Coronavirus testing

As a result of the current pandemic, we are increasingly being asked by customers about whether BioCote® technology is effective against coronavirus.

As with previous testing, it is our duty of care to inform our customers what our technology can and cannot achieve, and as always this is based on proven data. Recently, BioCote® has worked closely with an independent laboratory to test our technology against a strain of feline coronavirus in order to provide our partners with continued confidence in the efficacy of our technology. As a result of this testing, BioCote® technology was proven effective with a reduction of 90% in 2 hours against feline coronavirus, strain Munich.

This blog provides information on our independent virus testing and what the results mean for BioCote® treated products.

What Is A Virus And How Is It Different To A Bacteria?

A virus is an infectious particle made up of a core of genetic material surrounded by a protective coat made up of proteins, known as a capsid. Some viruses also have a secondary spikey coat surrounding the capsid known as an envelope.

Viruses are known as obligate intracellular parasites as, unlike most bacteria, they can only replicate within a living host cell. They do not possess the capability to carry out metabolic processes and rely solely on the cell of the living host to form proteins and multiply. Due to this, they are defined as non-living entities, although this is still a controversial debate between scientists worldwide. The aim of any virus is to replicate and spread their genetic material to other living hosts.

Bacteria, on the other hand, are considered a living entity as, generally, they are capable of functioning independently of host cells and carrying out metabolic processes. Whilst many opportunistic bacteria thrive comfortably within the body of a mammal at 37°C, they are still capable of surviving in unfavourable conditions for long periods of time on inanimate surfaces.

What Is Coronavirus?

Coronaviruses are a large family of zoonotic viruses, meaning they can pass from animal or insect to humans upon mutation. They are so named after the Latin word “corona”, meaning “crown” or “halo” due to their microscopic appearance. This crown of proteins help the virus identify whether it can infect its host.

There are seven coronaviruses known to cause disease in humans, four of which are considered mild in their pathogenicity: viruses 229E, OC43, NL63 and HKU1. However, the remaining strains of coronavirus have the ability to cause more serious diseases in humans. SARS (severe acute respiratory syndrome, or SARS-CoV-1) emerged in late 2002 with a record of 774 deaths, followed by MERS (Middle East respiratory syndrome, or MERS-CoV) in 2012. SARS-CoV-2 is the name given to the novel coronavirus identified in 2019 which is a new strain of coronavirus previously unidentified in humans. COVID-19 is the name given to the disease caused by the virus.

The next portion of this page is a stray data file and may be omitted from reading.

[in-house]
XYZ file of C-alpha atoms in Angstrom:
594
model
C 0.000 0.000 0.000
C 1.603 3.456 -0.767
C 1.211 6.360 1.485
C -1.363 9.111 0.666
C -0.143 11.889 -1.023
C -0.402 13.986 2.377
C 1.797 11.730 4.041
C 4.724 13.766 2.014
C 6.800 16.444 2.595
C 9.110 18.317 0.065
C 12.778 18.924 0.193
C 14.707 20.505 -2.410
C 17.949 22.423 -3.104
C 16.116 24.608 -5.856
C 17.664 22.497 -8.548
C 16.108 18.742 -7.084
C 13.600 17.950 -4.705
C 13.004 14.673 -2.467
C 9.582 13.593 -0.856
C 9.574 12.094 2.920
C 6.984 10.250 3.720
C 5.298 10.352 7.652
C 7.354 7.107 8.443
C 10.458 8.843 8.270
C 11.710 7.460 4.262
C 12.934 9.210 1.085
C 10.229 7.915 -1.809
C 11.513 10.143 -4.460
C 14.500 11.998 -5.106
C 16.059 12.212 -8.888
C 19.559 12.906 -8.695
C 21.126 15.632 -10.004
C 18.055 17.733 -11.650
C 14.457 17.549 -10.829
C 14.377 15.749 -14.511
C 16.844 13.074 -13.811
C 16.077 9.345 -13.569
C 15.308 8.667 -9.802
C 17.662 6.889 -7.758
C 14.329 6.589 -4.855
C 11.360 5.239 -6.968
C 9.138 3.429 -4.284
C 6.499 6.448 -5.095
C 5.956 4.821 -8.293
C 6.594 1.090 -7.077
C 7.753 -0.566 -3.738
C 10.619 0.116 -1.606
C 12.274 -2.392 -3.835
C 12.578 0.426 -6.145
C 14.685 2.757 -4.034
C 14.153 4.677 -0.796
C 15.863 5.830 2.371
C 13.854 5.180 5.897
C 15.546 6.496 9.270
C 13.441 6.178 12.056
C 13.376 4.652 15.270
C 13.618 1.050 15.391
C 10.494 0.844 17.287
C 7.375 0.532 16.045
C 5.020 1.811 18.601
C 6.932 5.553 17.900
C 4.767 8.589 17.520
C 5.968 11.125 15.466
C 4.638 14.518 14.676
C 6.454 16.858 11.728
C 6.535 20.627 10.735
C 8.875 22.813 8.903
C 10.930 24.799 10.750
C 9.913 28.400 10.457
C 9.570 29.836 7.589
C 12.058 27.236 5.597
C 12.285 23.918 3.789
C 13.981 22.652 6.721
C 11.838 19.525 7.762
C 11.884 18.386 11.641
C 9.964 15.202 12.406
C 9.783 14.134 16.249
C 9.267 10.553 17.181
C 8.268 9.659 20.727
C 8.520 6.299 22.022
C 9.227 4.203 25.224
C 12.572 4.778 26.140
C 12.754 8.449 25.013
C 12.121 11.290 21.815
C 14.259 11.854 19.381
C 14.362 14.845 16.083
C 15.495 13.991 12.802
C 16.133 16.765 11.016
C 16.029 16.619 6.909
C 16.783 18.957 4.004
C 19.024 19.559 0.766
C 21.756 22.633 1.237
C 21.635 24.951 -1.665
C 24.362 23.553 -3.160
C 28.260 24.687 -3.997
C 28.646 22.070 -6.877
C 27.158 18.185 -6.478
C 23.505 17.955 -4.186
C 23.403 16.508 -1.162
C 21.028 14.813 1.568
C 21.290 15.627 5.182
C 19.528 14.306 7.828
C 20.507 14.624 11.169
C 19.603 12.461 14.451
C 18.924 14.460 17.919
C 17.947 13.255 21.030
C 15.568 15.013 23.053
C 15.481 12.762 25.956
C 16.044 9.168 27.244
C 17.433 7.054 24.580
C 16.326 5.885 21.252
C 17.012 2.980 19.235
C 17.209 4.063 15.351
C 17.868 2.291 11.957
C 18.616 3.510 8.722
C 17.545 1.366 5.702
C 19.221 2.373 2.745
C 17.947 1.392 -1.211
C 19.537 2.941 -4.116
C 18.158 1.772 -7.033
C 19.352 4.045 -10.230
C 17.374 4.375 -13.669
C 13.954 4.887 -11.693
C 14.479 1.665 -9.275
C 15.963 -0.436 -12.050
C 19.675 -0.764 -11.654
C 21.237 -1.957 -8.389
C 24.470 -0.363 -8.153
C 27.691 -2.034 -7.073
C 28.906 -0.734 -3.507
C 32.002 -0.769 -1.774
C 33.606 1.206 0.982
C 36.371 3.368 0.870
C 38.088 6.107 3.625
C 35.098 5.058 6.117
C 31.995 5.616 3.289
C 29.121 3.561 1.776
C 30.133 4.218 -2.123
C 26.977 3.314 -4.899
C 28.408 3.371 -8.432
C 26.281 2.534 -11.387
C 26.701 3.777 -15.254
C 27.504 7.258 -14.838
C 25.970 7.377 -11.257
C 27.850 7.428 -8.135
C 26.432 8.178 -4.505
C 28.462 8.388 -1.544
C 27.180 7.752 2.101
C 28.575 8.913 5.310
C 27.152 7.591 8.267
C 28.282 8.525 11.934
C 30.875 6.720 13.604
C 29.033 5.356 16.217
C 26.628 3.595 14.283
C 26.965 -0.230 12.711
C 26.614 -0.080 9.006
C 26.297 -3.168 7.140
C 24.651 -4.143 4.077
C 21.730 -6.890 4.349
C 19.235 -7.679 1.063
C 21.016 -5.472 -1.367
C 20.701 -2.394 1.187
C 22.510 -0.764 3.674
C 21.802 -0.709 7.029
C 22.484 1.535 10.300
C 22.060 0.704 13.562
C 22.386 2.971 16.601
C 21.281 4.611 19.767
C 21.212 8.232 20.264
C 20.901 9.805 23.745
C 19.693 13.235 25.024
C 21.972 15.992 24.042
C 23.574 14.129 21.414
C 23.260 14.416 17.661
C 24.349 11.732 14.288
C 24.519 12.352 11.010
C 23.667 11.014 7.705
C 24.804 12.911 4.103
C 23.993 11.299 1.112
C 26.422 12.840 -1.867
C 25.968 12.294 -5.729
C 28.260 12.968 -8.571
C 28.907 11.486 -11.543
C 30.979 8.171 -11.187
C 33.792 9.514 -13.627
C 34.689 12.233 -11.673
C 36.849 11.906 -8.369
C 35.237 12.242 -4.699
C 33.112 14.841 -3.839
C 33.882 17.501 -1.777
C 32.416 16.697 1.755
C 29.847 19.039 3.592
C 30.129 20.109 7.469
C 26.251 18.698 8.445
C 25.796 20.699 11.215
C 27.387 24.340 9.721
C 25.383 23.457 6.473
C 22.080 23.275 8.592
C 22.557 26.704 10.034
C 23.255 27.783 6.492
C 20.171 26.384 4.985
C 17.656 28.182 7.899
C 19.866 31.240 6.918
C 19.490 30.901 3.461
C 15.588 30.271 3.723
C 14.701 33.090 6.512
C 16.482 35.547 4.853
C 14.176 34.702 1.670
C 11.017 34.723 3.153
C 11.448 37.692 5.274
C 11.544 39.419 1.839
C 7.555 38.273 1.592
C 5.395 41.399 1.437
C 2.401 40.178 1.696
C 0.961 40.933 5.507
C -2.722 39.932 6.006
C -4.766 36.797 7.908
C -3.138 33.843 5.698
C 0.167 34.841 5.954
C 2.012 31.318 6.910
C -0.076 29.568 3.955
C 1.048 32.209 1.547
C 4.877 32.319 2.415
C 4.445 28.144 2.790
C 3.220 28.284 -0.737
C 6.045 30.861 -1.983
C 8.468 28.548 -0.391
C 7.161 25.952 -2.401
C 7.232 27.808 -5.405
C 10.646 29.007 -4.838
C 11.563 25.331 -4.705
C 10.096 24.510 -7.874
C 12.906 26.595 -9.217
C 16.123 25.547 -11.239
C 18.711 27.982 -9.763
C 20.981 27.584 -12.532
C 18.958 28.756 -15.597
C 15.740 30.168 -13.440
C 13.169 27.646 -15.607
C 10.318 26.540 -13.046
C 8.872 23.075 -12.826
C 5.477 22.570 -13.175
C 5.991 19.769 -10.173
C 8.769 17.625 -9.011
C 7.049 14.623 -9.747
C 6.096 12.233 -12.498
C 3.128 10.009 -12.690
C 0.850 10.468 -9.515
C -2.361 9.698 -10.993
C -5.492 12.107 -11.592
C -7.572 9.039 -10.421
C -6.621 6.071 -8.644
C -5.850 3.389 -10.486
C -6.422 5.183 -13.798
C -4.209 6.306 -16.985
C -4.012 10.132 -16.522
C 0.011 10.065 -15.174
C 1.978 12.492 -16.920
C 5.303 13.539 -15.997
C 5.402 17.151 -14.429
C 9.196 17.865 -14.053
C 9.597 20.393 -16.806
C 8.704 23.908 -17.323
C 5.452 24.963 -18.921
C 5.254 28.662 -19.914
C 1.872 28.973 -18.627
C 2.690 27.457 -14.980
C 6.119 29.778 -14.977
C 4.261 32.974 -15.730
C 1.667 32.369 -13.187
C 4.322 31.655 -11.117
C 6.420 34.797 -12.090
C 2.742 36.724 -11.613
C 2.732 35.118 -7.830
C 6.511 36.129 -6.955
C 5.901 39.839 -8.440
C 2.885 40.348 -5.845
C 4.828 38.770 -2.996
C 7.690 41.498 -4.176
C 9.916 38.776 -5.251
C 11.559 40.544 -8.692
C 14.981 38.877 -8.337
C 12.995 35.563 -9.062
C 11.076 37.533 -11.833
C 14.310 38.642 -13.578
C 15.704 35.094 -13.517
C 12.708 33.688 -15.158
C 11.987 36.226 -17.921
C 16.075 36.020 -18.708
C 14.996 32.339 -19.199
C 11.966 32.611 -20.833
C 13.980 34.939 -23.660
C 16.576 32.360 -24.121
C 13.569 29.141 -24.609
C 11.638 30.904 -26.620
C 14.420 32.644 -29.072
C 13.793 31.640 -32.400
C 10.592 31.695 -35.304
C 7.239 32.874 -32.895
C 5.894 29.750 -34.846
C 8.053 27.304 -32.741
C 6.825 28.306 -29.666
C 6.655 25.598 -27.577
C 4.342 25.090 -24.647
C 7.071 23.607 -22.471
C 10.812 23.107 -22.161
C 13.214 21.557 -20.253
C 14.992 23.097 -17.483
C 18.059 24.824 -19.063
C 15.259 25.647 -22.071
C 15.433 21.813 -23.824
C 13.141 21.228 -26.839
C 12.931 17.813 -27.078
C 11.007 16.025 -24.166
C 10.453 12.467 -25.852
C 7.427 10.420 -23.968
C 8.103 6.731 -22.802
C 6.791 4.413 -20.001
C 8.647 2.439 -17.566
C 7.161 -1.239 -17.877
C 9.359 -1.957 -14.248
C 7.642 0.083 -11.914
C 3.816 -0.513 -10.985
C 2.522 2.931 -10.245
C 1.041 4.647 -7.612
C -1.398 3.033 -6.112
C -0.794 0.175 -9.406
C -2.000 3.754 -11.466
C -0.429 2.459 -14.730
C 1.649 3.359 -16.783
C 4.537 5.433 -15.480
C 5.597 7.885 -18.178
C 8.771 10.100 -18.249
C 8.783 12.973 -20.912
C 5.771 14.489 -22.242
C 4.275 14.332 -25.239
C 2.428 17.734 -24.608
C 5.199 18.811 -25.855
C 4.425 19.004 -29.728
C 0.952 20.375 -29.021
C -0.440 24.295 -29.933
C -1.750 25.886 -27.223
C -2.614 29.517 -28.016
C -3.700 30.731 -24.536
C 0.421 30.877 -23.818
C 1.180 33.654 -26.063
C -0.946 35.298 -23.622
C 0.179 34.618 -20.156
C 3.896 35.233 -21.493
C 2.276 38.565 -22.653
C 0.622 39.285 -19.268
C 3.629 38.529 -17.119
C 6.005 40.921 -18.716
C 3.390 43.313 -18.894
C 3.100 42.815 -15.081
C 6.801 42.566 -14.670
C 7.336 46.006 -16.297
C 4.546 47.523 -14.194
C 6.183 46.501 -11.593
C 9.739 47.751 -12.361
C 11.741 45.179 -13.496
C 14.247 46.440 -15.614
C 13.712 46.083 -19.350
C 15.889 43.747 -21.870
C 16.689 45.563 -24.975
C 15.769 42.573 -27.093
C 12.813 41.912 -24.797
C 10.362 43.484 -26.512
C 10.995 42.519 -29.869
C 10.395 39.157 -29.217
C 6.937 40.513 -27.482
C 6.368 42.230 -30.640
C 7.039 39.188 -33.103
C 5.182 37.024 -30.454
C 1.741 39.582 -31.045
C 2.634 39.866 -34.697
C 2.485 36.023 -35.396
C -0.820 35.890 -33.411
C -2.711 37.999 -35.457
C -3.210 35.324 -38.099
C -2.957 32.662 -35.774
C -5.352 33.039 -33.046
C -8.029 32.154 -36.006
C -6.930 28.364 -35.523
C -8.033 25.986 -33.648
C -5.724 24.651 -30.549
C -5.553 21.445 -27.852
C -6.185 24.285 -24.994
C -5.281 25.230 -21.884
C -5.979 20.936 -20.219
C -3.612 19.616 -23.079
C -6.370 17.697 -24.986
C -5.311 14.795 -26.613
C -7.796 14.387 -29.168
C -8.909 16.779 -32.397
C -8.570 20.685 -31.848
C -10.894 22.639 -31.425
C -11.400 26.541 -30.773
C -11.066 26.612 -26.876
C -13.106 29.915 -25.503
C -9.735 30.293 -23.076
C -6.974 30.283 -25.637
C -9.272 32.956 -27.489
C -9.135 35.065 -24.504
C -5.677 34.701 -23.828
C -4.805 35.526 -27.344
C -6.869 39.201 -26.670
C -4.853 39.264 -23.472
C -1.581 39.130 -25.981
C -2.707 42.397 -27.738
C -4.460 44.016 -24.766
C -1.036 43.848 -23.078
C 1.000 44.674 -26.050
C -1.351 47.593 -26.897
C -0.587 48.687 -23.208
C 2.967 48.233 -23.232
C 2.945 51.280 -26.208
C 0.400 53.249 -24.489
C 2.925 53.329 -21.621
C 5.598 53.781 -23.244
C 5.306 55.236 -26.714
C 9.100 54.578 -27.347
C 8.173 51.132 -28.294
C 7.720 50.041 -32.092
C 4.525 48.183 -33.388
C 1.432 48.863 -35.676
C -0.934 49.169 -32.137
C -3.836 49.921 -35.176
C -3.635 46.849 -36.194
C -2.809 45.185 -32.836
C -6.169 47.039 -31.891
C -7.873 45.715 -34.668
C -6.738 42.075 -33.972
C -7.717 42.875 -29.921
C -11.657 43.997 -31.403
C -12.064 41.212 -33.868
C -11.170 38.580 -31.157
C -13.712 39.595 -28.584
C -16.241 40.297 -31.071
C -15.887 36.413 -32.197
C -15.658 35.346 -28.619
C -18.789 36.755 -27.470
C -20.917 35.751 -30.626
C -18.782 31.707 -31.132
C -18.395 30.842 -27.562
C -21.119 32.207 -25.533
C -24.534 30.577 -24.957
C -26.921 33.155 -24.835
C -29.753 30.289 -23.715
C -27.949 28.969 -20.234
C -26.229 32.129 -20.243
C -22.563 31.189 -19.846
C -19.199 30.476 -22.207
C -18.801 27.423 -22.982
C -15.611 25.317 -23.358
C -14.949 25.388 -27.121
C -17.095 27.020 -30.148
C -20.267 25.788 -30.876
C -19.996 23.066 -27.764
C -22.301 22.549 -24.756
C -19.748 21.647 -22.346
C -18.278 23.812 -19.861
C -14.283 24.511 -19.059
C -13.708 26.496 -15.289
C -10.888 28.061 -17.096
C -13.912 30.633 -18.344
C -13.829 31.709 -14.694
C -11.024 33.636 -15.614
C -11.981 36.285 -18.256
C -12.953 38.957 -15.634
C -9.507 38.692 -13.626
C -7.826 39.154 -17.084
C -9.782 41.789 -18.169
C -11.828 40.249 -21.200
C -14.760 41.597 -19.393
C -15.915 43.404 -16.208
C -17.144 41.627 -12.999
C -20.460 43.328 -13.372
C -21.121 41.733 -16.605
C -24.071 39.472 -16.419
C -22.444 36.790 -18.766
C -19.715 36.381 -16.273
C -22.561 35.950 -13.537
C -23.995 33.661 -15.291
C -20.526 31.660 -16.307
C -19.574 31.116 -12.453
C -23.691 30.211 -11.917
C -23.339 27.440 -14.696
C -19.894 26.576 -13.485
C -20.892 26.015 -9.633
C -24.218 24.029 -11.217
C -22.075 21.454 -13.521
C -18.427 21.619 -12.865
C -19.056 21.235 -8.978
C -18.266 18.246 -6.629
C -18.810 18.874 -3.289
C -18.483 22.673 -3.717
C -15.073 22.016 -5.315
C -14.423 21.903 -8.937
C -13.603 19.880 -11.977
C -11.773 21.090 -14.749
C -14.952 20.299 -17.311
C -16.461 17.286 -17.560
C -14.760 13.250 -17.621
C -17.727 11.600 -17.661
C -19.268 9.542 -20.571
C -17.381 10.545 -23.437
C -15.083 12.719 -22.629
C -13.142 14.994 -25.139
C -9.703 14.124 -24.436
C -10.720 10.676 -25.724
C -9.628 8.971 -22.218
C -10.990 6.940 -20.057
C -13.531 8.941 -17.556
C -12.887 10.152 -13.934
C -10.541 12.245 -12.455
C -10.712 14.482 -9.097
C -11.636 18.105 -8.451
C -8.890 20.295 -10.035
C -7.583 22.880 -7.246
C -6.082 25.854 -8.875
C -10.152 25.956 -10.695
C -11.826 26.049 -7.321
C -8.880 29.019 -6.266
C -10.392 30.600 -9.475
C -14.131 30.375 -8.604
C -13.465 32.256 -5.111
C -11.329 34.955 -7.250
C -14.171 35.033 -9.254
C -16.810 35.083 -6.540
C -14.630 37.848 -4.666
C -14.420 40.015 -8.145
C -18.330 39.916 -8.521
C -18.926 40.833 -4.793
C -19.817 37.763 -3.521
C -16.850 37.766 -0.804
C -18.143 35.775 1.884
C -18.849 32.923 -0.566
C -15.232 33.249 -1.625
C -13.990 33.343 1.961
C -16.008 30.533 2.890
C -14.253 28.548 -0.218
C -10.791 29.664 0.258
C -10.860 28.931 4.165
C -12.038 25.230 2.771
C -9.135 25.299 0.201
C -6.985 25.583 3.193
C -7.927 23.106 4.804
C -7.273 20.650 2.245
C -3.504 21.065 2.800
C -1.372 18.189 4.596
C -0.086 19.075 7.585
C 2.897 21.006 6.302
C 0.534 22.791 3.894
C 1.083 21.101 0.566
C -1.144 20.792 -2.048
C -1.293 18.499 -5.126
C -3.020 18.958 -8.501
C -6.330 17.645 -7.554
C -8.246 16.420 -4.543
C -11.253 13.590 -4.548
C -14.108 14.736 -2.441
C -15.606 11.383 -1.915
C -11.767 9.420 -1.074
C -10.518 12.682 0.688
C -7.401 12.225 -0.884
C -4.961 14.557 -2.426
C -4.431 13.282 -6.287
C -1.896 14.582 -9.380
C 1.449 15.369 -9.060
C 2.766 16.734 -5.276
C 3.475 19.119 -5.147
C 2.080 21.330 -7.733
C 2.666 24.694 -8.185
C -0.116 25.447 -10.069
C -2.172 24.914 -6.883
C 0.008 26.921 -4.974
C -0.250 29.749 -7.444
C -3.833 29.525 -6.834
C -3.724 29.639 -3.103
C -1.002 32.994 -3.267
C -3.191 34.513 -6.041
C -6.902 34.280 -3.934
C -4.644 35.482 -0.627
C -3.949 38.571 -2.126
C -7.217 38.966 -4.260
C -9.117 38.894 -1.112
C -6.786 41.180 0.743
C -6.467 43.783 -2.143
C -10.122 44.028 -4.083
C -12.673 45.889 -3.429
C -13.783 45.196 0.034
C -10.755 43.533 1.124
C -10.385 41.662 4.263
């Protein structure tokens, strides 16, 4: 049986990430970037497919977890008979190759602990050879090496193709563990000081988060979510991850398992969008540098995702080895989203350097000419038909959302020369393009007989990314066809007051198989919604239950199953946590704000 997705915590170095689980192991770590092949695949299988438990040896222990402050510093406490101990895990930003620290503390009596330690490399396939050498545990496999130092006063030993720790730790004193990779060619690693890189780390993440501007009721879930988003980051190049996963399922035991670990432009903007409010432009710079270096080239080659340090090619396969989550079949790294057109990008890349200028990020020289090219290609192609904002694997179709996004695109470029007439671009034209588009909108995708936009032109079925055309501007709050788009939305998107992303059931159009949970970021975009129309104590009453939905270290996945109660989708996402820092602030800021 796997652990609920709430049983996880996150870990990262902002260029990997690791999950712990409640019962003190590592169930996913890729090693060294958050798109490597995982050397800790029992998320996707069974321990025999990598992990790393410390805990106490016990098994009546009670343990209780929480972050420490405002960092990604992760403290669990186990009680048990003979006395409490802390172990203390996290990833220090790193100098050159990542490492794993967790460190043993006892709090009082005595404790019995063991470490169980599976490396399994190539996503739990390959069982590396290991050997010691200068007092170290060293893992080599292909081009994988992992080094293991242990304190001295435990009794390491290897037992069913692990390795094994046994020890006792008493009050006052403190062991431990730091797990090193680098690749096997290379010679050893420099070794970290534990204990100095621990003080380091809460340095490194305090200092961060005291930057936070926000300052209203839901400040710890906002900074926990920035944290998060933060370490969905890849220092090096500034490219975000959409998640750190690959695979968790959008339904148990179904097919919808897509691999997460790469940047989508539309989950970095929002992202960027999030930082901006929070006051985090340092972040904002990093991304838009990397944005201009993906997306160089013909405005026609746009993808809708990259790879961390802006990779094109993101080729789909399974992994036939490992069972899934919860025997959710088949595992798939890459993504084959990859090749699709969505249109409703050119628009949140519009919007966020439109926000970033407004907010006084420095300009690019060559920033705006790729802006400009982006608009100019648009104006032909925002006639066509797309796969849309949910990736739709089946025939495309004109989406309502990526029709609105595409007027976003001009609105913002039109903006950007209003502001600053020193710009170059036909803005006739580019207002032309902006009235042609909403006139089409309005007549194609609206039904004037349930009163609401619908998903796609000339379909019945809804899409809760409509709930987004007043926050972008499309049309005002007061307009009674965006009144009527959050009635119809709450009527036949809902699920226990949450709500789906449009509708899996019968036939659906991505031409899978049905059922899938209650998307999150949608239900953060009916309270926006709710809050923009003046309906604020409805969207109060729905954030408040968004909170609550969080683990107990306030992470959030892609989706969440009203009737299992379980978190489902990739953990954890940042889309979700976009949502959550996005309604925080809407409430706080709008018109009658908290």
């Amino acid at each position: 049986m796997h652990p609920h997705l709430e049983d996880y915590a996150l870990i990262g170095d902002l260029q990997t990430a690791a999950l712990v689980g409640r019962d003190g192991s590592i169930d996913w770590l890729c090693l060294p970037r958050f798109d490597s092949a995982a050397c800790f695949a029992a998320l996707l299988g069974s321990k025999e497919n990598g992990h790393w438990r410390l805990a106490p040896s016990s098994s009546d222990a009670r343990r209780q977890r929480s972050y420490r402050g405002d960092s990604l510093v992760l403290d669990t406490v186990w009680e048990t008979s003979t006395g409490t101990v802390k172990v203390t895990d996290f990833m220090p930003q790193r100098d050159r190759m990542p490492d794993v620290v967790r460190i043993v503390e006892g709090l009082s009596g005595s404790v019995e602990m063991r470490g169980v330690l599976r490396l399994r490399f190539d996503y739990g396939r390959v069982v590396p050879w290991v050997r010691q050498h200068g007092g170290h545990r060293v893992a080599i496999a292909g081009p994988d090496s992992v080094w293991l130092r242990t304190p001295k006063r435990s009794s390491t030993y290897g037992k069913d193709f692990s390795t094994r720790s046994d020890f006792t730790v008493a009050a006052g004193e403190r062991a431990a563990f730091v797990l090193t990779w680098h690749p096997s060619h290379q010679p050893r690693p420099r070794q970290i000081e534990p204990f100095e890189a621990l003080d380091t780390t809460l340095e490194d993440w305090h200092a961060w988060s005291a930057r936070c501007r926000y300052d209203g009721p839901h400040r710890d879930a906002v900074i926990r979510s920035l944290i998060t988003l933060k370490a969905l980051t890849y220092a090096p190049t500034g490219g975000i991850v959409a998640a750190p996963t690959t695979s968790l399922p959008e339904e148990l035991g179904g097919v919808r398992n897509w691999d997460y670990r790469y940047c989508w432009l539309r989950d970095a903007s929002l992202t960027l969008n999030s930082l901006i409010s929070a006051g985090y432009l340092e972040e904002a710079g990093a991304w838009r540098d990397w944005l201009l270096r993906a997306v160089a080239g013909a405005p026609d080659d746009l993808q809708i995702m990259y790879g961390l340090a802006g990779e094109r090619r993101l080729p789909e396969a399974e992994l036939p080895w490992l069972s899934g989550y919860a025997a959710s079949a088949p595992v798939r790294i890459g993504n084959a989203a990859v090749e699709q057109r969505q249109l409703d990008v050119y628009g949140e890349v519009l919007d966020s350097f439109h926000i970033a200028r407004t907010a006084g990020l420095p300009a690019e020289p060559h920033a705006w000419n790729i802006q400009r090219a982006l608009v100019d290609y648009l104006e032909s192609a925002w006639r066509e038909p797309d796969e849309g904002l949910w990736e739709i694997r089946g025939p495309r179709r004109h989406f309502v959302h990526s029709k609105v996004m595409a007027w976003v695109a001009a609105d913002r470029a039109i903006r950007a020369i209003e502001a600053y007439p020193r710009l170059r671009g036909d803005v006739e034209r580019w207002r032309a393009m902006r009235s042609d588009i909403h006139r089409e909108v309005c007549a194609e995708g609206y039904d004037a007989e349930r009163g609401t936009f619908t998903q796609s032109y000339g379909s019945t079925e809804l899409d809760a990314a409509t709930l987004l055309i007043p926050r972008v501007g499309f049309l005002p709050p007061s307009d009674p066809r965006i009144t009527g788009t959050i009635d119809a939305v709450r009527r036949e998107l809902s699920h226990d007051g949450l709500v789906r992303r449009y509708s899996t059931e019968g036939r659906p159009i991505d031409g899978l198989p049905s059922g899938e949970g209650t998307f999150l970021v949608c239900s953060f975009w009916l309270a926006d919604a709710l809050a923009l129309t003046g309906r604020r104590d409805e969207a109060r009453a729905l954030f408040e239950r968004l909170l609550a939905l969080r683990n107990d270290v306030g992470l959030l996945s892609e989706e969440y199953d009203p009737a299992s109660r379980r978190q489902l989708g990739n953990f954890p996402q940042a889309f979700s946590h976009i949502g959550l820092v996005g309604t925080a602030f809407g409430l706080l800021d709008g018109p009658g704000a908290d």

What Is The Difference Between Other Coronaviruses And SARS-CoV-2 (COVID-19)?

The difference lies with the mutation and the pathogenicity of the virus. As previously mentioned, whilst four of the currently known strains of coronavirus are considered mild in their pathogenicity to cause disease in humans, the other strains have required a genetic mutation which allows them to transfer not only from human to human transmission but with increased pathogenicity.

Scientists are still trying to fully unravel the molecular structure of the novel coronavirus SARS-CoV-2 in order to produce a suitable vaccine. Whilst it is genetically related to the virus that caused the SARS (SARS-CoV-1) outbreak in 2002, they are different strains.

Although the novel coronavirus has not been definitively linked to a specific animal as yet, scientists believe that the virus may have been passed from bats or other animals such as pangolins or snakes and then transmitted to humans.

BioCote® Efficacy Testing Against A Feline Coronavirus Strain

Antiviral testing was performed via a third-party laboratory, using a BioCote® treated product against feline coronavirus, strain Munich. The feline coronavirus, strain Munich is a surrogate virus used in laboratories as a close but safer alternative to human pathogenic strains of coronavirus.

BioCote® has proven efficacy against feline coronavirus, strain Munich, with a reduction of 90% in 2 hours. However, this should not be used for claims against the novel virus SARS-CoV-2 (COVID-19). Whilst the result against feline coronavirus, strain Munich, clearly demonstrate the antiviral efficacy of BioCote® technology against a member of the coronavirus family, it cannot be known whether SARS-CoV-2 exhibits virulence properties which are not affected by silver without testing this strain. To confirm with certainty whether the virulence properties of SARS-CoV-2 (COVID-19) are affected by BioCote® technology, the testing will need to be repeated on the actual SARS-CoV-2 (COVID-19) strain.  The Centers for Disease Control and Prevention (CDC) has categorised the virus at biohazard level 3 and above, meaning the SARS-CoV-2 virus will not currently be available for public commercial testing at this point in the pandemic.